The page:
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Google Chrome First Impressions

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Before I begin, for the record, I love Firefox, and continue to use it as my primary browser. I also have IE7 and Safari installed (I’m running Windows XP Pro).

Of course, I had to try Google Chrome, even though it wasn’t touted as being ready for Prime Time just yet. After some initial struggles (to be described below), I switched to the Developer version (you need to download and run chromechannel-1.0.exe to select the Developer build rather than the normal Beta build).

Even after doing that, I continued to have some problems. This morning, the Google Updater brought me a new version of Chrome (0.2.153.1). While it hasn’t solved all of my problems, it’s a significant improvement over the last version, so it’s getting there.

First, a few of the problems. One of the sites that I use more than I should admit is MSN’s TV Guide. For years I used the tvguide.com site, then they changed it for the worse. Then I switched to Yahoo’s TV Guide for a number of years, then they broke it (it’s back to normal now, I think, but I’m sticking with MSN). MSN’s site is very heavy JavaScript (JS). Given that Chrome is supposed to include the fastest JS engine of the current browsers, that seemed like a good page to check out.

Unfortunately, the normal Beta build, and the first Developer build, would consistently hang when trying to switch providers (something I do frequently, since we’re rarely in one place for more than a few days). Eventually, the page would crash (but the browser wouldn’t!). That happened to me on a few other pages as well. This is fixed in today’s updated Developer build!

Another problem that I had (now fixed) was that Chrome wouldn’t offer me to import my Firefox settings (any kind: bookmarks, passwords, etc.). Lots of forum posts with lots of suggestions, but the other day, I finally found one that worked. I had ancient entries in my Windows Registry for versions of Firefox from bygone days (versions 0.9, 0.91, etc.!), that somehow confused Chrome. Ridiculous, since my default browser is Firefox, so the correct key can be found by all other apps other than Chrome.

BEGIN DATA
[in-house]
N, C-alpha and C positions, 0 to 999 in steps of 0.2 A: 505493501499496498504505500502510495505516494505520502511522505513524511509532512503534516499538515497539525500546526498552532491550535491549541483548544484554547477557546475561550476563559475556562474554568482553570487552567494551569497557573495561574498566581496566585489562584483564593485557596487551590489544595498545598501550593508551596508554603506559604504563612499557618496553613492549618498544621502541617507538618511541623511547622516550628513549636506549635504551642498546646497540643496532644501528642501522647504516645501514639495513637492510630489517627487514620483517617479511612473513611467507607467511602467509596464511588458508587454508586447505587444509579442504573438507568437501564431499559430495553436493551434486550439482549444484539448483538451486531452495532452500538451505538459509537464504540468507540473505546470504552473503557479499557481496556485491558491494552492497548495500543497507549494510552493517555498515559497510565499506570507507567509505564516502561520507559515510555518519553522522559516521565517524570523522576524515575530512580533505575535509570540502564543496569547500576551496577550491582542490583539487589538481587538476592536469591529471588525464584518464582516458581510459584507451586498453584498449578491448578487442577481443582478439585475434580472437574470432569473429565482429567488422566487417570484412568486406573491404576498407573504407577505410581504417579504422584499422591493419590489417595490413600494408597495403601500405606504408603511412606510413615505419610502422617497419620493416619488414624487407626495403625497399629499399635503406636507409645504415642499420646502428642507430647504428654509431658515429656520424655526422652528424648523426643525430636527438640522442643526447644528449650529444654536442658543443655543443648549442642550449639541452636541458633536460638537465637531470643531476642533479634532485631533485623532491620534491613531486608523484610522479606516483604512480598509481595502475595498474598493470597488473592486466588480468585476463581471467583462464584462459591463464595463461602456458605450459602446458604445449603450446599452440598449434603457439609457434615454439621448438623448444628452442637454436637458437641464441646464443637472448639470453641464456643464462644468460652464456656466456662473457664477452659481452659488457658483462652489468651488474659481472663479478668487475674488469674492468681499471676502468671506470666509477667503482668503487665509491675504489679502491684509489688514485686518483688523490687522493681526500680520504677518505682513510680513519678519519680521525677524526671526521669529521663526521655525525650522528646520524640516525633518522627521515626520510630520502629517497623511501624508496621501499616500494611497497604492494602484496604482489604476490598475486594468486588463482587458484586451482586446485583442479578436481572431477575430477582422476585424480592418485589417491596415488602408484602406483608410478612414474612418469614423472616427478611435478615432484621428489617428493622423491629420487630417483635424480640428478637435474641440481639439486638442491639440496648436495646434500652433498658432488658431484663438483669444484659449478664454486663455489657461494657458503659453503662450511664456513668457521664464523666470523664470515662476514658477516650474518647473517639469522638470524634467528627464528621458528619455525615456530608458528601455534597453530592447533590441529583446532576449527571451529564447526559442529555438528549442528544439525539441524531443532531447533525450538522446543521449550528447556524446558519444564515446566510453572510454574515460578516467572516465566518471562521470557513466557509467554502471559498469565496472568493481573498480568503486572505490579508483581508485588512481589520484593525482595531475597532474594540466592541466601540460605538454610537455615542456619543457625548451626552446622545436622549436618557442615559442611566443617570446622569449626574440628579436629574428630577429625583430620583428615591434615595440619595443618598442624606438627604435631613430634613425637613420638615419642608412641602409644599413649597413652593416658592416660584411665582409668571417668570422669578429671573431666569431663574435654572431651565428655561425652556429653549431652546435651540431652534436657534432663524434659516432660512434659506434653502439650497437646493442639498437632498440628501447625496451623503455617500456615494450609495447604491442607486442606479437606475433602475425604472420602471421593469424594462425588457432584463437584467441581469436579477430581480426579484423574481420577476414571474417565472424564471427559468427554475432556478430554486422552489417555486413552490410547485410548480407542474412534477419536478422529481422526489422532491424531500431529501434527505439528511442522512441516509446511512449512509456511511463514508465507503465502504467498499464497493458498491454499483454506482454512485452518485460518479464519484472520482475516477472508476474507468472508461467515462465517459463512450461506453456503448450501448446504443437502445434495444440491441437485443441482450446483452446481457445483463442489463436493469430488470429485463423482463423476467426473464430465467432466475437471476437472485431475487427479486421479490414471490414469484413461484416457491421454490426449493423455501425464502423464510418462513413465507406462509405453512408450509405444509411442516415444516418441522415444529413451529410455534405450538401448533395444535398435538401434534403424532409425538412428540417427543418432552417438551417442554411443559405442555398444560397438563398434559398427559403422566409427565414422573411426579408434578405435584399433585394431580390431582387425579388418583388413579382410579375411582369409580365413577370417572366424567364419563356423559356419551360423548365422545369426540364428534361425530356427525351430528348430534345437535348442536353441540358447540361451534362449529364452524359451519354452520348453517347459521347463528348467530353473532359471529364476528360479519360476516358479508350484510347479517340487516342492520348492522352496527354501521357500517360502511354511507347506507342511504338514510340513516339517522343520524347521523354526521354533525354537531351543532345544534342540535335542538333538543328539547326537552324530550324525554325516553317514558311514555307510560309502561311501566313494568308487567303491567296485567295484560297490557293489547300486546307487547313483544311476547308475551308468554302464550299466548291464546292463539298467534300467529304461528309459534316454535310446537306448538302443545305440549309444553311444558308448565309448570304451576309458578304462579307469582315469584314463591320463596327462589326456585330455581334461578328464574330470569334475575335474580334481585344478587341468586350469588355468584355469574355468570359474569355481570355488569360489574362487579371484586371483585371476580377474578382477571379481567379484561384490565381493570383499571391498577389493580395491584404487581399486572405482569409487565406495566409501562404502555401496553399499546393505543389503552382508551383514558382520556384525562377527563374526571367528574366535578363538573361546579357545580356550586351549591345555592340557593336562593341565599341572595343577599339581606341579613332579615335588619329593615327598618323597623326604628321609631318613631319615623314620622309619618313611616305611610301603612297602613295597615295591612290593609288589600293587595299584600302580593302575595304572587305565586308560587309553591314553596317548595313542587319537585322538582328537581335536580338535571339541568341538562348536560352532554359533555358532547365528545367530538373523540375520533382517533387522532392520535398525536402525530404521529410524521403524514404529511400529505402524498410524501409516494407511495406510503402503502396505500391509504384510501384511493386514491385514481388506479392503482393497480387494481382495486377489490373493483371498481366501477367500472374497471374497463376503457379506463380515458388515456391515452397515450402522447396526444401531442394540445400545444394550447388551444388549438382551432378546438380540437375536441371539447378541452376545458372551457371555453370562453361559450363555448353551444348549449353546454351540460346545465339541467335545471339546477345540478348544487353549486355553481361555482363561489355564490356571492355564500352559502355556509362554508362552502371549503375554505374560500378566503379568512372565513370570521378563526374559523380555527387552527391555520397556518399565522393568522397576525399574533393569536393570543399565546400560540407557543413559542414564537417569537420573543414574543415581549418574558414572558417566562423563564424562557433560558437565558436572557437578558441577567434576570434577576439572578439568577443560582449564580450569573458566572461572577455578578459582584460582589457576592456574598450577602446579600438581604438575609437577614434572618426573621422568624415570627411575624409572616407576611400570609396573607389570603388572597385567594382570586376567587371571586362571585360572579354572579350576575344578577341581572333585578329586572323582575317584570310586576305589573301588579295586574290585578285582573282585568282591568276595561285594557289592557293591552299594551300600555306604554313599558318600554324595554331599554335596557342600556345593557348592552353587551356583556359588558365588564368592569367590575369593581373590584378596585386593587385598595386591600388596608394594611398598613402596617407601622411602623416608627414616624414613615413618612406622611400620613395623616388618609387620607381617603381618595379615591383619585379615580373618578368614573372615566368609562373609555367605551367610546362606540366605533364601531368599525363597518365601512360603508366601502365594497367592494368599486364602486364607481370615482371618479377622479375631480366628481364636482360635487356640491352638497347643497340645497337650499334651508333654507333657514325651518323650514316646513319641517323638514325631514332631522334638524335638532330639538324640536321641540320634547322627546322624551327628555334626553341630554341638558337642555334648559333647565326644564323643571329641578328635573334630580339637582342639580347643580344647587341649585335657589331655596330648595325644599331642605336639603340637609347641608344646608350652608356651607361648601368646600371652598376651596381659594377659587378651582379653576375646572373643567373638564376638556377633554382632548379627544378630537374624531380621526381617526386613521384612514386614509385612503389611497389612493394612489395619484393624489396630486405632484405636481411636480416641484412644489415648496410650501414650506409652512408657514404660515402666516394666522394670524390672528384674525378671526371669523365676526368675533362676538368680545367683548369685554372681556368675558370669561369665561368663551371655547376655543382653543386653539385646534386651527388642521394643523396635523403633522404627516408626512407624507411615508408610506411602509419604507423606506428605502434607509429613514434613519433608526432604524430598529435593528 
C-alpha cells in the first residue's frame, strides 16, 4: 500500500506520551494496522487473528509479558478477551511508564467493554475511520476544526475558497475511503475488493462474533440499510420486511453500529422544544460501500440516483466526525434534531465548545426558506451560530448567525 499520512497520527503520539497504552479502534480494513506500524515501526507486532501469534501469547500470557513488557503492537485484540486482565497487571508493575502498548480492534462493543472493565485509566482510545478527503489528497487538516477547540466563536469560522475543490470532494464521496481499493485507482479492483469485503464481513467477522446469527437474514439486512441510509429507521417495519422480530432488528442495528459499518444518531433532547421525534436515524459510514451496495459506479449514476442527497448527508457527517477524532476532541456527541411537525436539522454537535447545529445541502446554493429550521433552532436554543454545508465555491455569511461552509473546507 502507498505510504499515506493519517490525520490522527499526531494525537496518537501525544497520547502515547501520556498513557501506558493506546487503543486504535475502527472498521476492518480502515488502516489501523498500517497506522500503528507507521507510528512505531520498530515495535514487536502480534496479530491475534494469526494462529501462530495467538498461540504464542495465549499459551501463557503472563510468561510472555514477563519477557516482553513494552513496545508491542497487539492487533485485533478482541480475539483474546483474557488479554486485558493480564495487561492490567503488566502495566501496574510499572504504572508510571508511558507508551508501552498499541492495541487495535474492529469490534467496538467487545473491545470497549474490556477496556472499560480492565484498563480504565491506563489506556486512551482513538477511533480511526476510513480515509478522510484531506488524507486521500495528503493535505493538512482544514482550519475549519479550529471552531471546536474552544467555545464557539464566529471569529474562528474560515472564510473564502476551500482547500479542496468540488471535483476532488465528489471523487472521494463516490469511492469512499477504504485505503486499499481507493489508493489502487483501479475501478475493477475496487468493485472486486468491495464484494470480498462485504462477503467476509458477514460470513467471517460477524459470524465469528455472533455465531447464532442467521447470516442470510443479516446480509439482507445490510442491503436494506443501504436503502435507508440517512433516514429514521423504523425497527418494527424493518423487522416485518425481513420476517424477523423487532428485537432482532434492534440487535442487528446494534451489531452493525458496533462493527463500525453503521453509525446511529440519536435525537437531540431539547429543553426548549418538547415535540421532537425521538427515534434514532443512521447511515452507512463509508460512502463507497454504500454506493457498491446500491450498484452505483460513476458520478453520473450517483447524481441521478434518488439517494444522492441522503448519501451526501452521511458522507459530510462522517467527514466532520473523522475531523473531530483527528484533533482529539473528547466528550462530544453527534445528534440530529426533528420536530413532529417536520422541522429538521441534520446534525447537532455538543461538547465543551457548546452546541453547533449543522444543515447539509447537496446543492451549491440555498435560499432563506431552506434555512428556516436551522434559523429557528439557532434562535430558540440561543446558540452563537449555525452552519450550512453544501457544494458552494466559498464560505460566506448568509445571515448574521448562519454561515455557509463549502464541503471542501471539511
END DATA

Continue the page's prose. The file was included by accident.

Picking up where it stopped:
Still, the fix was easy. I deleted those registry keys, and Chrome did indeed correctly import everything from Firefox.

Finally, when I had the last Developer build installed, clicking on the About Google Chrome menu item would bring up the panel, showing the version number, but the automatic check for whether this was the current version or not would hang forever, 100% of the time. I was always able to click OK to dismiss the panel, but was never able to be sure whether there was a newer version or not. That too has been corrected in this morning’s update. Now I am informed that I have the current version.

Final issue (for me) is SSL personal certificate support. I was very pleasantly surprised when Chrome auto imported my certificates from Firefox. For IE, I export the certs from Firefox, then import them, and they all work correctly. But, when I went to author this post in Chrome, I was unable to log in to my admin interface using OpenID (using SSL certs for verification). It just hung and eventually told me that the site was temporarily unavailable. This is not a big deal, but still means that there are things I can’t use Chrome for (like authoring this site!).

On to the good. I like the clean, minimalist look. The browser is definitely the fastest (by a good measure) than the others on my system. Not just JS, but HTML as well. The home page for this blog is very large. It renders nearly instantaneously in Chrome.

Like I said above, I love Firefox, and I ascribe a good amount of the difference in speed to the fact that I have numerous plugins in Firefox, all of which likely hook the content for various things, before I finally get to see it. That slows things down, but gives me functionality that I chose to install and turn on. If similar functionality was available in Chrome (which it likely will be at some point), I would likely choose to slow Chrome down as well, to gain that functionality.

Still, for now, the speed improvement it welcome.

Another major speed improvement, also likely tied exclusively to plugins, is pure launch speed. Chrome comes up really fast. Firefox doesn’t. Of course, by default, when I launch Firefox, it’s checking whether there are any updates for any plugins, so it’s not just a size and initialization problem, but a networking one as well. So, no blame for Firefox here, just a temporary enjoyment of a simpler and faster experience.

To summarize, Firefox is still my default browser, and I have no material complaints about it. I also very much look forward to version 3.1 coming near the end of the year, also supposedly with a much faster JS engine included.

But, now that Chrome has solved some niggling problems that I was experiencing, I am likely to use it more than I have been, and who knows what will eventually happen. It wouldn’t shock me if it becomes my default at some point in the future.